The action in the stock market appears to be as confused as the message coming out of Goldman Sachs last week. If you will recall, it was Goldman’s “valuation call” recently that sent stocks tumbling. Then the very next day, it was the wealth management arm of Goldman saying stocks are not overvalued and that clients should stay fully invested.

Although stocks rallied again the next day (without the help of Goldman’s guidance this time), the state of the market remains a bit of a question mark. In fact, the state of the market’s trend depends entirely on which index one is viewing. For example, if you look only at the Dow Jones Industrial Average, you would conclude that stocks are in a downtrend. Yet, if you follow the Russell 2000 smallcaps or the Midcaps, you would contend that the market has recently embarked on a new leg higher. And if you spend your days looking at a chart of the S&P 500, your would likely conclude that stocks are in a trading range.

So, while we wait for traders to sort this thing out, we thought it would be a good time to finish up our review of the important market models – something we like to refer to as the “market math.” Today, we’ll explore another approach to looking at stock market valuations.

Building a Valuation Model

The idea behind using a “tree of indicators” approach (i.e. a market model) is to avoid the type of problems we saw in the GAAP P/E indicator in yesterday’s missive. Unfortunately though, it doesn’t matter currently whether you look at Price-to-Dividend, Price-to-Book Value, or Price-to-Cash Flow, the problem is the same – the data is all over the map and it is very difficult to draw any type of objective conclusions from the indicators.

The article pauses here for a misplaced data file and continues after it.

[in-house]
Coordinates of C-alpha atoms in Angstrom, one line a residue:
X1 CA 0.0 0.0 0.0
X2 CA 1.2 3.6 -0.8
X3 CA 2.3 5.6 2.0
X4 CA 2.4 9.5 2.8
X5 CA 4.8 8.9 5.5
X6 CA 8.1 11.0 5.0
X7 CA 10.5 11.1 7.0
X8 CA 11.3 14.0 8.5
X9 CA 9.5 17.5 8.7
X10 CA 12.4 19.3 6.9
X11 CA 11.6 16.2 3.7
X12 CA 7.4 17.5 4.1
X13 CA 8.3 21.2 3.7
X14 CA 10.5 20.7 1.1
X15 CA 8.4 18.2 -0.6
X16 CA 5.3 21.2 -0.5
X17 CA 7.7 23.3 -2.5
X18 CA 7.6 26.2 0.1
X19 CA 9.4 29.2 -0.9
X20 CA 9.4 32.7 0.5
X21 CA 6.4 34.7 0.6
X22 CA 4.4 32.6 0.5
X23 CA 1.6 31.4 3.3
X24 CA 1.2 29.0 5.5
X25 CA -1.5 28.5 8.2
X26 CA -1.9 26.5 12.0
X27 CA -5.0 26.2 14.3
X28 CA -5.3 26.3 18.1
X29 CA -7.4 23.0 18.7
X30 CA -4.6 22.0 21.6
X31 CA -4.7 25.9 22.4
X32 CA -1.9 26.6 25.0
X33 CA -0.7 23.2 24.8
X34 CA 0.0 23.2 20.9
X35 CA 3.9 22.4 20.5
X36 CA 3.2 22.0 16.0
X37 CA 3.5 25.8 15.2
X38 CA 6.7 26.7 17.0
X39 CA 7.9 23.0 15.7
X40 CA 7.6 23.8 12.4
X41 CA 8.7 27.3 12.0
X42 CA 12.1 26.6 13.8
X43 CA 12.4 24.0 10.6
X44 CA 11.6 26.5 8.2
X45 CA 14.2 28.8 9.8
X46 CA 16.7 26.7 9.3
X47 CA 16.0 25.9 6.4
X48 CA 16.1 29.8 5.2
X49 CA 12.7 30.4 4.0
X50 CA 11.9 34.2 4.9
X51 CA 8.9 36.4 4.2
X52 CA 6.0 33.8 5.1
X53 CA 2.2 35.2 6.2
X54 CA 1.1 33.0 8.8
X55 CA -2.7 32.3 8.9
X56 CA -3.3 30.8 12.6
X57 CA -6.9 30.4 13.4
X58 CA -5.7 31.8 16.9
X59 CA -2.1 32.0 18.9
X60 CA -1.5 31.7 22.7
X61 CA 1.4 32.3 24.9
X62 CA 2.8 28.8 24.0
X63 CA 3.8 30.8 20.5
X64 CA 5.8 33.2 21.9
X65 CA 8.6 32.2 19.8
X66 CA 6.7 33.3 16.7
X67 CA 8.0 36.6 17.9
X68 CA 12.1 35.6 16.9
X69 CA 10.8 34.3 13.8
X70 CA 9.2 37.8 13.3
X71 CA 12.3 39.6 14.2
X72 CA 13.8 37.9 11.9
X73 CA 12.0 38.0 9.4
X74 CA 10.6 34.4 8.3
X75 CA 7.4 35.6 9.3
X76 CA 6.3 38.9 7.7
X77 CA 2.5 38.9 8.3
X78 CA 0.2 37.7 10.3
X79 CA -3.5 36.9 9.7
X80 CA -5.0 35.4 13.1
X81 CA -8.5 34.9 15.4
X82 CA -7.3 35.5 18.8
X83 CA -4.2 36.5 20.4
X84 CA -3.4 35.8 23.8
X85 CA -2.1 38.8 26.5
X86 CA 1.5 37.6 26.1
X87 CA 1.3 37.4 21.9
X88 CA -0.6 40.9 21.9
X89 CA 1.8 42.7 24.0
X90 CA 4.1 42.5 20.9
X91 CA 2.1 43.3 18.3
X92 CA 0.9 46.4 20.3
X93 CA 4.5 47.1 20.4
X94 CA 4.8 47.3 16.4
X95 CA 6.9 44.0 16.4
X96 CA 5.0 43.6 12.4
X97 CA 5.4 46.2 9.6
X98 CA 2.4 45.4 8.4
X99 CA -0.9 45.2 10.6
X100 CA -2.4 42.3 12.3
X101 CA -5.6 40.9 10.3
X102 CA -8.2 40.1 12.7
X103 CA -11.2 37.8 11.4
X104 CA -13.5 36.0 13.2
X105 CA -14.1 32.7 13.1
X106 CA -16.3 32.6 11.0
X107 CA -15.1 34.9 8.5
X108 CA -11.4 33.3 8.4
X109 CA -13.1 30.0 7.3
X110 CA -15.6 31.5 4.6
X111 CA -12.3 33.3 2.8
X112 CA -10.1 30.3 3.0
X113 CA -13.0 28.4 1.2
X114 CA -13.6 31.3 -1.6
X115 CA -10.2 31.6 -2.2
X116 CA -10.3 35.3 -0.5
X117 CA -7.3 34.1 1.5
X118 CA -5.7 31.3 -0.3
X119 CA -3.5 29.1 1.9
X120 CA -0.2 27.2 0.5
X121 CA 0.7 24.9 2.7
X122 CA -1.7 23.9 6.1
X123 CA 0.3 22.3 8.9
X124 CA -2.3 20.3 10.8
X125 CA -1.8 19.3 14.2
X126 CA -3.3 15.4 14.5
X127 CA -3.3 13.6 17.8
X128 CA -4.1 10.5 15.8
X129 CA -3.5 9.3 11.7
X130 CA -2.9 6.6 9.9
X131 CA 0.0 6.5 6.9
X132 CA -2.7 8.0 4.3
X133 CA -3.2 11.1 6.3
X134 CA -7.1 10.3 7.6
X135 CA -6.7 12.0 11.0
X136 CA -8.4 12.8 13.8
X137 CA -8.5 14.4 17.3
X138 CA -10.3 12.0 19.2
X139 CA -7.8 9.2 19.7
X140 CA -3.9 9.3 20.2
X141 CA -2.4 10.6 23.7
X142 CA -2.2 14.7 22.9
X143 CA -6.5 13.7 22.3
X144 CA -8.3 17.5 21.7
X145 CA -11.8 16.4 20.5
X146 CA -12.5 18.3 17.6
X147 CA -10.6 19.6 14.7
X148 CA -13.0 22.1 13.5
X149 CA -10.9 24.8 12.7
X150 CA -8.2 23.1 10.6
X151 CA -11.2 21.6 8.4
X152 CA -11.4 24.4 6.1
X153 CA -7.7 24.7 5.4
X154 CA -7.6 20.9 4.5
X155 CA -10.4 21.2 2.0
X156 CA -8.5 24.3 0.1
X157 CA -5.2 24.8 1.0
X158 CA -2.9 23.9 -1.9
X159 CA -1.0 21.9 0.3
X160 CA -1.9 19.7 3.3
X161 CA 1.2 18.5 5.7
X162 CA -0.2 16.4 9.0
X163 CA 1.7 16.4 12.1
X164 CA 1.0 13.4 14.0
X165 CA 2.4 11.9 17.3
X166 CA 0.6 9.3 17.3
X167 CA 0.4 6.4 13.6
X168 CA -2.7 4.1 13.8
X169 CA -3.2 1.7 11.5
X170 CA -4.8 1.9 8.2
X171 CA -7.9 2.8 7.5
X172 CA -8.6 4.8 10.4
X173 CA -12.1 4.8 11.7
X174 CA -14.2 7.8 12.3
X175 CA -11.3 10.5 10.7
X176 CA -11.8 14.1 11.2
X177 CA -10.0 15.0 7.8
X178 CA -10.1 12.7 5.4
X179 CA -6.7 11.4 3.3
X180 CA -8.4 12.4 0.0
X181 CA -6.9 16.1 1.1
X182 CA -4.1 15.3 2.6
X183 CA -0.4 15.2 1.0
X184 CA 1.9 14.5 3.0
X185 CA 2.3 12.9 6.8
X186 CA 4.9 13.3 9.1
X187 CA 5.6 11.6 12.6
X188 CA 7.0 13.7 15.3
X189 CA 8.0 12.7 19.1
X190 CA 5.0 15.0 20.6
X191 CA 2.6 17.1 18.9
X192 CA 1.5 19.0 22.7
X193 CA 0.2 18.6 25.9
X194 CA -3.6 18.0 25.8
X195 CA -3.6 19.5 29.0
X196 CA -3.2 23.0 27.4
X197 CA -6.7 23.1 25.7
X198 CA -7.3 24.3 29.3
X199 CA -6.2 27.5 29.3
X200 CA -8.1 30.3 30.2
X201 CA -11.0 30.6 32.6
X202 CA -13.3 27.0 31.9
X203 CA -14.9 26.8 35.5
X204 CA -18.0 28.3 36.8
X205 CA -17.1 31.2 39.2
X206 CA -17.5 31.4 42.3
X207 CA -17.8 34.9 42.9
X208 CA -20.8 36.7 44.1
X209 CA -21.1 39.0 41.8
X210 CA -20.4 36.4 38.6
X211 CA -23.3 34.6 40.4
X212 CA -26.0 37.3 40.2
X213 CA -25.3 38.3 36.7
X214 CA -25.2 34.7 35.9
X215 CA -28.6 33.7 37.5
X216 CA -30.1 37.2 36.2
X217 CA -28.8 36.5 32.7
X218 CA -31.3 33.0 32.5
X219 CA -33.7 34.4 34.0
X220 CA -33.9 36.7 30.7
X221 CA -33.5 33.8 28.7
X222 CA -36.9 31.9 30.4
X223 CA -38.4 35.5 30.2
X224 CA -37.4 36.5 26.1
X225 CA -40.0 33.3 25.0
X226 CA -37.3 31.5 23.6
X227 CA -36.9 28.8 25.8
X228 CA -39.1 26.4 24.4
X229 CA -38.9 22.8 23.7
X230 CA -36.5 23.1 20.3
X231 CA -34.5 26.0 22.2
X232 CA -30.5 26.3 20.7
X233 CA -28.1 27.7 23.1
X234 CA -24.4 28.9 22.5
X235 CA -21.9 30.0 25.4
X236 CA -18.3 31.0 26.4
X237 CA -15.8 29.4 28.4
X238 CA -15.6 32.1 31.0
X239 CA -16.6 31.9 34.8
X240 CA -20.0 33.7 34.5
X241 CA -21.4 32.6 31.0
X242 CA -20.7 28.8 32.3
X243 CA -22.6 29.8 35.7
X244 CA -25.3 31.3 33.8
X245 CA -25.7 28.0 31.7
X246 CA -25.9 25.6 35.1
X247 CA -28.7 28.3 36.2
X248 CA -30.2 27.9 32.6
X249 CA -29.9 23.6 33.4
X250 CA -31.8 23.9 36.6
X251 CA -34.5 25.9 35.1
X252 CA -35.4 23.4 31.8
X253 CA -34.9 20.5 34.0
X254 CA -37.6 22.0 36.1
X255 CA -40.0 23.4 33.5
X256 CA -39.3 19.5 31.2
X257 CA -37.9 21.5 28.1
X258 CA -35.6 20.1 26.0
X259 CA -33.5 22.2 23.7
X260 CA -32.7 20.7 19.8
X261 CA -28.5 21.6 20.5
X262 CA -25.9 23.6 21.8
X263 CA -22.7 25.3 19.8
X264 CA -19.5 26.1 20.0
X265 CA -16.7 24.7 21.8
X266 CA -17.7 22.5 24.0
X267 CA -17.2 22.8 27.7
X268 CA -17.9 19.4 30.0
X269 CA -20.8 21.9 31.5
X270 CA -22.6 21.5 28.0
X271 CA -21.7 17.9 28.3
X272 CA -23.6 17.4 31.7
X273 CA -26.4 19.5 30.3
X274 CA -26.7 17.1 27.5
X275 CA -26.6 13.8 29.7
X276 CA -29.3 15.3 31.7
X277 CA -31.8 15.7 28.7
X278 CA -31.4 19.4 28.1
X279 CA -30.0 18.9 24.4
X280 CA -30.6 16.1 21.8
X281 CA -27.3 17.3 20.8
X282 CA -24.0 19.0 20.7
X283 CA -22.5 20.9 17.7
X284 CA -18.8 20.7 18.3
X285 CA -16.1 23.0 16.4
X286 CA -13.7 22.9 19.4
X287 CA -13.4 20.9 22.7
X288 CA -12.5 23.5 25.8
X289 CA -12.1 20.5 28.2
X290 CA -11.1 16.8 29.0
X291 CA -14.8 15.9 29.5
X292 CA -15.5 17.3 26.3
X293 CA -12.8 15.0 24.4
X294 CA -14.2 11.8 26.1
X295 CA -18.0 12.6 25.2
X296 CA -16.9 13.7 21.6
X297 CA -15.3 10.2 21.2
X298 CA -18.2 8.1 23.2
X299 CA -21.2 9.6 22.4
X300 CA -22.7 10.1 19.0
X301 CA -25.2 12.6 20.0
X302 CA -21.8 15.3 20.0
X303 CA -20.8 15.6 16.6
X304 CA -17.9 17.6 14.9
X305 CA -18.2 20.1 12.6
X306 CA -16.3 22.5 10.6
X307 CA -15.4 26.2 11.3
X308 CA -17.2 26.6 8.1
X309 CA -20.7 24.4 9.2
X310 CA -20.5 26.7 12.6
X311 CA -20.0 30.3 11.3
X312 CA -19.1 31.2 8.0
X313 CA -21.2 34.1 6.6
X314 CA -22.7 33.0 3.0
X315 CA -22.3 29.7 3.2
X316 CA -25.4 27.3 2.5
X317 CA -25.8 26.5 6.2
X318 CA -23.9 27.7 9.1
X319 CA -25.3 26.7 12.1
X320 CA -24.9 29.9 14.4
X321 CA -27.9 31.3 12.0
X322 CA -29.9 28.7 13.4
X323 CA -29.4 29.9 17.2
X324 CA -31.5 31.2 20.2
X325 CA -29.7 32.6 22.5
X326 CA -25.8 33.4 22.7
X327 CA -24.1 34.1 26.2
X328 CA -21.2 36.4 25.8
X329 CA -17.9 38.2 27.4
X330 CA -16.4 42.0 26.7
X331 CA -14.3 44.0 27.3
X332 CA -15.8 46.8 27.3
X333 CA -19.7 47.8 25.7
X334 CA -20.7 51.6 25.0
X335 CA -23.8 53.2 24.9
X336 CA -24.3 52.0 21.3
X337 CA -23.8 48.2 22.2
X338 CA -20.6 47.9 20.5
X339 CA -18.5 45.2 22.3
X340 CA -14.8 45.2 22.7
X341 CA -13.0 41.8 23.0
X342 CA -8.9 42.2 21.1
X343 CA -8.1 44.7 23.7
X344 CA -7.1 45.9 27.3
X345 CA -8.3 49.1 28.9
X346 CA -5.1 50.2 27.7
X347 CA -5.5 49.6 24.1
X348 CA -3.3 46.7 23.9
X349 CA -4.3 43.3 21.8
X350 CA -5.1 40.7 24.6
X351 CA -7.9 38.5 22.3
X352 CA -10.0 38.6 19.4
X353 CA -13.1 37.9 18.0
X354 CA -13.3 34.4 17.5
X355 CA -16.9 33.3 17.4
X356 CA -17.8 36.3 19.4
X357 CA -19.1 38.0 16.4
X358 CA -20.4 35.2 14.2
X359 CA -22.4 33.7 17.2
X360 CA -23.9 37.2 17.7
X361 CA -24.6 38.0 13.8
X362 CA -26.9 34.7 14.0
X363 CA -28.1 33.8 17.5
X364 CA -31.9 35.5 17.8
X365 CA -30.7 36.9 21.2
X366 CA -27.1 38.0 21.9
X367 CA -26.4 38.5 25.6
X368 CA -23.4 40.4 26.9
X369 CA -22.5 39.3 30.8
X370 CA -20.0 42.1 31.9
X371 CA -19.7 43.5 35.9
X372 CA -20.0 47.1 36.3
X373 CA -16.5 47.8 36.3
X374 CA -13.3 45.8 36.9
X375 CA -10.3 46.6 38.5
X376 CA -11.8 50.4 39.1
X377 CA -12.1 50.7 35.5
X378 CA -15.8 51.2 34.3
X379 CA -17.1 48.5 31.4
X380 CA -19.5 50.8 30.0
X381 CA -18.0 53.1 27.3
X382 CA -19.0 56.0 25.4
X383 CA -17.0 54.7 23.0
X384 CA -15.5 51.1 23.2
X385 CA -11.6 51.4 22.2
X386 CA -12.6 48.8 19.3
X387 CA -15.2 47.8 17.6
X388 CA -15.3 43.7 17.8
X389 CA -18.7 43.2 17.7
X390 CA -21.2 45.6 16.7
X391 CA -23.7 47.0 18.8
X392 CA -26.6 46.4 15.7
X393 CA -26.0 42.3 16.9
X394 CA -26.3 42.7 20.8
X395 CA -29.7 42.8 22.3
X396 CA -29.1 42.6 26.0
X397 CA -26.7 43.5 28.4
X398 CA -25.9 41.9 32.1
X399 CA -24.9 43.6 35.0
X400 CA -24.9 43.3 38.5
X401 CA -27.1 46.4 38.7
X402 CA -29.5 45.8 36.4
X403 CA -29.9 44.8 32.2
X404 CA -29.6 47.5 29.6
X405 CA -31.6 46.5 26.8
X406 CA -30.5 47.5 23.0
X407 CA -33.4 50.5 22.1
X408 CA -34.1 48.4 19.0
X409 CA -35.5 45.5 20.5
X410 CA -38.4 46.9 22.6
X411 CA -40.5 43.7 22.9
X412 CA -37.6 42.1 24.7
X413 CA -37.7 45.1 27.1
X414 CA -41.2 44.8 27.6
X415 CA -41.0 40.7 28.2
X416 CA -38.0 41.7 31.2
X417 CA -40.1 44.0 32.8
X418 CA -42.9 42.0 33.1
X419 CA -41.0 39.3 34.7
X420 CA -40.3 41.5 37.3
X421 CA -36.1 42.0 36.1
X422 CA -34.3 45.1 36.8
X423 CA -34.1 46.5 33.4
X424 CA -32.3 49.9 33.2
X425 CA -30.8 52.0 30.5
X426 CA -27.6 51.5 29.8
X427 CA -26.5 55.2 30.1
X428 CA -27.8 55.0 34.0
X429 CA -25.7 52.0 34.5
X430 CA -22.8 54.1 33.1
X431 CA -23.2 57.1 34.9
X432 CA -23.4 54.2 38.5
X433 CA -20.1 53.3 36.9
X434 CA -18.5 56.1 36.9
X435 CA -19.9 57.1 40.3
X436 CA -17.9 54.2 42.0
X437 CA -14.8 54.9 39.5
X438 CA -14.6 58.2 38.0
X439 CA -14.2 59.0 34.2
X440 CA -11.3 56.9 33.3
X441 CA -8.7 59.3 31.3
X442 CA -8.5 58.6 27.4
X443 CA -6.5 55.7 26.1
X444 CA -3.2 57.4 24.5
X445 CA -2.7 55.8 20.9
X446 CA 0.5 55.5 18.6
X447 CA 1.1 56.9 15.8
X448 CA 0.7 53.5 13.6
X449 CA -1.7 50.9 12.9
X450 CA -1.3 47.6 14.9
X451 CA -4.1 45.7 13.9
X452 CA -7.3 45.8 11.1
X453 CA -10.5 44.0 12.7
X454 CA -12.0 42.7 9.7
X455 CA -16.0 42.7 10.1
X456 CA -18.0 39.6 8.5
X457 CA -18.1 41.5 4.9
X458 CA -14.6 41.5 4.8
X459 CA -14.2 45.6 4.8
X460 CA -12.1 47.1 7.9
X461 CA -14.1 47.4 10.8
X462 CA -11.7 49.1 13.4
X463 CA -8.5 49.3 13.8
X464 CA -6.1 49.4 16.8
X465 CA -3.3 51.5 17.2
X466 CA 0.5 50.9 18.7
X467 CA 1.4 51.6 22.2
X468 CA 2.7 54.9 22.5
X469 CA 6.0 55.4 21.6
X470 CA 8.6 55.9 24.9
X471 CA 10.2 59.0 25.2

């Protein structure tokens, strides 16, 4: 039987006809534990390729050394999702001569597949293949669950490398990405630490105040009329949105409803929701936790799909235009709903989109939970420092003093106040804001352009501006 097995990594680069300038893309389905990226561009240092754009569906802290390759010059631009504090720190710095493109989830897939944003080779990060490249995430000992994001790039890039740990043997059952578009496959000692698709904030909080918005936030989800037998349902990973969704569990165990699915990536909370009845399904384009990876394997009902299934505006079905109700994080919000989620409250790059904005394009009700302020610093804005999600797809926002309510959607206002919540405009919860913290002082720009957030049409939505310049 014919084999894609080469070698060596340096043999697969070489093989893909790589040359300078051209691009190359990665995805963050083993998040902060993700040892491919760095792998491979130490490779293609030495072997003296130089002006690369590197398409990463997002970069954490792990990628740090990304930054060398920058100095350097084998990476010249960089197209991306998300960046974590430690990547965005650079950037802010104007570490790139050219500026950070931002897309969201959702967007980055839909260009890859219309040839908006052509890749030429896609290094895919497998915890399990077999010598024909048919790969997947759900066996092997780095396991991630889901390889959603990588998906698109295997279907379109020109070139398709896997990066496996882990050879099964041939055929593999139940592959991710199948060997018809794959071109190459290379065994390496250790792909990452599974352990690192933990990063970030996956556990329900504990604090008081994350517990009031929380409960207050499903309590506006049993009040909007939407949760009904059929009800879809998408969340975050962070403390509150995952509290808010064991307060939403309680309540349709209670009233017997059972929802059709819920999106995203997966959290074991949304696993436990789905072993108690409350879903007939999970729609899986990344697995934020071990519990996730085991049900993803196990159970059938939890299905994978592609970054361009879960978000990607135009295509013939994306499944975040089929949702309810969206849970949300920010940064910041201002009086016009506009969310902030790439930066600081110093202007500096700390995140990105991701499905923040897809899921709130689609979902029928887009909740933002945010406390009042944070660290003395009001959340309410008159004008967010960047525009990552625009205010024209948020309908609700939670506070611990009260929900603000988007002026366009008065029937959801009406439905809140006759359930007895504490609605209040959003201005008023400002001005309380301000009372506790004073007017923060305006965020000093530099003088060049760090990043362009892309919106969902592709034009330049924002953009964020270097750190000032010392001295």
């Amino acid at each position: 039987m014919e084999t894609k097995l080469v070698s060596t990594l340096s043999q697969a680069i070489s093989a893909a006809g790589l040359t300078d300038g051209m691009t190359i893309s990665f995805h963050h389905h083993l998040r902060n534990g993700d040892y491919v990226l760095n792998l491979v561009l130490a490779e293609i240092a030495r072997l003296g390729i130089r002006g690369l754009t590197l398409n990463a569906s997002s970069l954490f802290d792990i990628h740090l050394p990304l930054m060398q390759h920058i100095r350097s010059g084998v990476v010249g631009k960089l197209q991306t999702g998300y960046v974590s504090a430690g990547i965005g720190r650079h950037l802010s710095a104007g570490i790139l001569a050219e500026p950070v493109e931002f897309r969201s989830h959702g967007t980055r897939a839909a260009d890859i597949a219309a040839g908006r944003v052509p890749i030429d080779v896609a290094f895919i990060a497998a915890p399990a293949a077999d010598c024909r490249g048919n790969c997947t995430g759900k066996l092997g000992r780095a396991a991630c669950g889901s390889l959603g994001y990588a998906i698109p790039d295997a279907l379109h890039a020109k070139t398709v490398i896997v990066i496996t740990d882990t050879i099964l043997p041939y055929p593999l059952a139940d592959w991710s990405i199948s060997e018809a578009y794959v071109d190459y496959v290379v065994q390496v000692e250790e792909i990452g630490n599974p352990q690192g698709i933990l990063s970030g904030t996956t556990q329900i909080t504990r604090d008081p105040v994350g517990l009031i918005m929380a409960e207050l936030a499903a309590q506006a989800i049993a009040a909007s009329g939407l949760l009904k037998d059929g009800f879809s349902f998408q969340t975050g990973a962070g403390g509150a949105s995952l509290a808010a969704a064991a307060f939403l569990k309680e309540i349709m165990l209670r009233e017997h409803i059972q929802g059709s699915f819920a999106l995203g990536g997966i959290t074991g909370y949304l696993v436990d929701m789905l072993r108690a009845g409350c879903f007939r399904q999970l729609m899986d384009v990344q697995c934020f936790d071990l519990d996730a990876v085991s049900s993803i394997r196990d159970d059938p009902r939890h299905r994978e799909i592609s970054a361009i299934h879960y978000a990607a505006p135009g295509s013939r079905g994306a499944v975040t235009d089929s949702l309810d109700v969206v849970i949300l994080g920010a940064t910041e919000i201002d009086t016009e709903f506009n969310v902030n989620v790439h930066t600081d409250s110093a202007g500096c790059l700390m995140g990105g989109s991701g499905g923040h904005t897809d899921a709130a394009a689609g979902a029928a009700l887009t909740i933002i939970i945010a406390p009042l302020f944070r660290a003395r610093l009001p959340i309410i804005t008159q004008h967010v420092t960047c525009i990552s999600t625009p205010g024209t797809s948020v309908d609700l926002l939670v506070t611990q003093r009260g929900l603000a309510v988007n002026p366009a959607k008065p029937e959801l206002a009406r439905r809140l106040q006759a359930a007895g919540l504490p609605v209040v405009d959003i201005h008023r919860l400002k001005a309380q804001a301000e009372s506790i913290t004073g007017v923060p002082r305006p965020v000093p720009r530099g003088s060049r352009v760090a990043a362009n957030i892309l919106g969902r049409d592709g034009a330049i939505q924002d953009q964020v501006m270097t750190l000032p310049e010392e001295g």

Read the rest of the report…


David Moenning

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David Moenning is the founder and chief investment strategist for, a website dedicated to investor education and portfolio analysis. Mr. Moenning is also President of Heritage Capital Management, a privately owned, investment management firm. Founded in 1989, Heritage is focuses on risk management and an “own the best and ignore the rest” equity selection strategy.

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Positions in stocks mentioned: none

The opinions and forecasts expressed are those of David Moenning, President of Heritage Capital Management (HCM) and may not actually come to pass. Mr. Moenning’s opinions and viewpoints regarding the future of the markets should not be construed as recommendations of any specific security or Heritage Capital program. No part of this material is intended as an investment recommendation. Neither the information nor any opinion expressed constitutes a solicitation to purchase or sell securities or any of HCM’s programs. Do NOT ever purchase any security without doing sufficient research. There is no guarantee that investment objectives outlined will actually come to pass. Investors should consult an Investment Professional before investing in any investment program. Neither Mr. Moenning or Heritage Capital Management nor any of their employees shall have any liability for any loss sustained by anyone who has relied on the information contained herein. Mr. Moenning and employees of HCM may at times have positions in the securities referred to and may make purchases or sales of these securities while this publication is in circulation. The analysis contained is based on both technical and fundamental research. Although the information contained is derived from sources which are believed to be reliable, they cannot be guaranteed.